One of the most frequently asked questions our crews will get during the winter is whether or not ice melt will hurt my yard?
Glad you asked! As the freezing and thawing of snow over sidewalks occurs, please keep in mind ice melt will indeed cause damage lawns and other sensitive plants if it’s not properly installed. To prevent long term injury, sidewalks and driveways should be cleared and snow tossed back far enough so when it melts, it does not melt over the top of the concrete and then freeze again the next night. This will prevent reapplication of salt to the same areas over and over and put less salt filled runoff into the yard right off the concrete surfaces.
Keep in mind salt is toxic to plants when it dissolves in water. Rock salt absorbs the water that would normally be used by roots. Roots dehydrate and plants are stressed. Salt reduces the cold hardiness of plants, making them even more susceptible to frost damage.
Here are a few tips to keep your plants safe and your sidewalks and driveways clear:
- Don’t over-salt! Follow label directions precisely.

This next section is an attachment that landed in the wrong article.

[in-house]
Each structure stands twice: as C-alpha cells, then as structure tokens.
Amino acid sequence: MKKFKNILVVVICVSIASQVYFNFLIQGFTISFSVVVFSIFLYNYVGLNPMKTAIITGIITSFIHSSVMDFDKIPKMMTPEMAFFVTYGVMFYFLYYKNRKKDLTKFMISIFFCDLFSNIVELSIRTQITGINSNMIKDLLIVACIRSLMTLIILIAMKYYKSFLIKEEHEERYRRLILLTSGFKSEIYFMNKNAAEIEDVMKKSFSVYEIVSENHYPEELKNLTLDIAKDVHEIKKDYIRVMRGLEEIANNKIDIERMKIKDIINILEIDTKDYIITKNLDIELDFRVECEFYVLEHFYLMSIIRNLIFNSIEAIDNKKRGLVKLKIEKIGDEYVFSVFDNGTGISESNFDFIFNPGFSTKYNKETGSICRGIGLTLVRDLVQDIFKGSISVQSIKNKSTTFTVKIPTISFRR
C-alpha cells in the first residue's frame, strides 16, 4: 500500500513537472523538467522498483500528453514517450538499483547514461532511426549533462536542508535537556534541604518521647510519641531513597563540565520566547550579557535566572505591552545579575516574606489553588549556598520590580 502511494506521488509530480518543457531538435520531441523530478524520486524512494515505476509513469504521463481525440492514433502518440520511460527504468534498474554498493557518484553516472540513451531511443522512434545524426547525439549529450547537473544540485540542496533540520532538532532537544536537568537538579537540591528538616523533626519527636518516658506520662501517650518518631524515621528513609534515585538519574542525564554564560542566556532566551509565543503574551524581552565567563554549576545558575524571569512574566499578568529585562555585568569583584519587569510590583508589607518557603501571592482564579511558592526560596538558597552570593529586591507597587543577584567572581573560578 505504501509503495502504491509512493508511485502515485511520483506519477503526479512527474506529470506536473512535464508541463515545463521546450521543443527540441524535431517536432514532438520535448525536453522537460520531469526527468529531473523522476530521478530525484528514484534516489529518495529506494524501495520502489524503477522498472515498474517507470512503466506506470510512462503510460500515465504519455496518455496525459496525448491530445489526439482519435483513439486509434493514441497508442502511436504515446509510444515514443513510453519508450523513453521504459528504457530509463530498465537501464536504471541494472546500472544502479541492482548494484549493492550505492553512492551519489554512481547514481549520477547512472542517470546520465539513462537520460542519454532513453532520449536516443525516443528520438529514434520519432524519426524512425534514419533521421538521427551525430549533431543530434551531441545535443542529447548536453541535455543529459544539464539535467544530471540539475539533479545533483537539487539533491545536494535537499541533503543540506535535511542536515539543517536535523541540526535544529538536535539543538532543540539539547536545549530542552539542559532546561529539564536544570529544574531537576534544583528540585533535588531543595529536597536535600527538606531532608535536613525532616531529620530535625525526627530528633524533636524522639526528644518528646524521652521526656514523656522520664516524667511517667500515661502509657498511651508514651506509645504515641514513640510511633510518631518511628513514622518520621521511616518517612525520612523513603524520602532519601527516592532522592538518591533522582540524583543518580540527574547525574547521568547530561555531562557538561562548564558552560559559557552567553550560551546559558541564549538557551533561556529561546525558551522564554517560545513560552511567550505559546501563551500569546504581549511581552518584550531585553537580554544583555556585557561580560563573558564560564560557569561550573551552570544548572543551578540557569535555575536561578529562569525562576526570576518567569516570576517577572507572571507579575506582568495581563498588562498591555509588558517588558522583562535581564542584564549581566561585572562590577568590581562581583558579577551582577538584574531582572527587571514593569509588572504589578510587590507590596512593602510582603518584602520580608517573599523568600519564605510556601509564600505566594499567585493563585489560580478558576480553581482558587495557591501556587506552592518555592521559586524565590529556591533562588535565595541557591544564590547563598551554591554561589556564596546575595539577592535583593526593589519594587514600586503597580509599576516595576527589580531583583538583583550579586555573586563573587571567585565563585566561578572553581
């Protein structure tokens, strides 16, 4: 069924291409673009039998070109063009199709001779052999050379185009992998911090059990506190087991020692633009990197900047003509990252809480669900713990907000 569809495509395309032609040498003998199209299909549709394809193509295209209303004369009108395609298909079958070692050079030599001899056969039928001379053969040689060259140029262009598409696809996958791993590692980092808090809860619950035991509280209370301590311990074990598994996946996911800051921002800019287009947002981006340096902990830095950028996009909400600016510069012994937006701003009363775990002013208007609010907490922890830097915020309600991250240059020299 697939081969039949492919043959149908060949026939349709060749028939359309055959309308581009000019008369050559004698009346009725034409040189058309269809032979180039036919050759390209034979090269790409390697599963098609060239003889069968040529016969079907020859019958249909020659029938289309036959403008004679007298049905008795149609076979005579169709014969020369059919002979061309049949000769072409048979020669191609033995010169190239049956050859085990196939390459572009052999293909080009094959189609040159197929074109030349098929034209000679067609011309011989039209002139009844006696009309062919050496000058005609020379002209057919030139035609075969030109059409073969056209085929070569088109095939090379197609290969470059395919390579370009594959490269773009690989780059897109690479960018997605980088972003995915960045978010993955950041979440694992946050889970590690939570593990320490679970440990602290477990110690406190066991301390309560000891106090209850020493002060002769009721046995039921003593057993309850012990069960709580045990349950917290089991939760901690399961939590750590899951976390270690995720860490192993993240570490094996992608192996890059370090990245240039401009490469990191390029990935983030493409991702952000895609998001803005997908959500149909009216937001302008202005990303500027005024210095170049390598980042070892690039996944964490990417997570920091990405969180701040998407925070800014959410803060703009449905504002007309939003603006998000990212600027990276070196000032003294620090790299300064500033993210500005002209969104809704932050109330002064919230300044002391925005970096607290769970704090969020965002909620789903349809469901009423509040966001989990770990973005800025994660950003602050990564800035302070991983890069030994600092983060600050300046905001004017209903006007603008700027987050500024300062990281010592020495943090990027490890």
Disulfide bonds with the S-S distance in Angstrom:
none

- Avoid using rock salt in extreme cold. Salt is most effective at temperatures just below the freezing point.
- De-icing agents with calcium-chloride, or calcium magnesium acetate, are salt-free and should be used in extreme cold.
- Also, in extreme cold, sprinkle water lightly over the surface before you apply the ice melt for better results.
- Erect barriers with plastic fencing, burlap or snow fencing to protect sensitive plants.
- For plants that do get sprayed by salt, use a broom and lightly brush salt off of the plants. You may not see the damage to plants and trees by salt or ice melt until spring.
- Shovel ice and snow as soon as possible, and try to keep sidewalks and paths clear to avoid re-applying.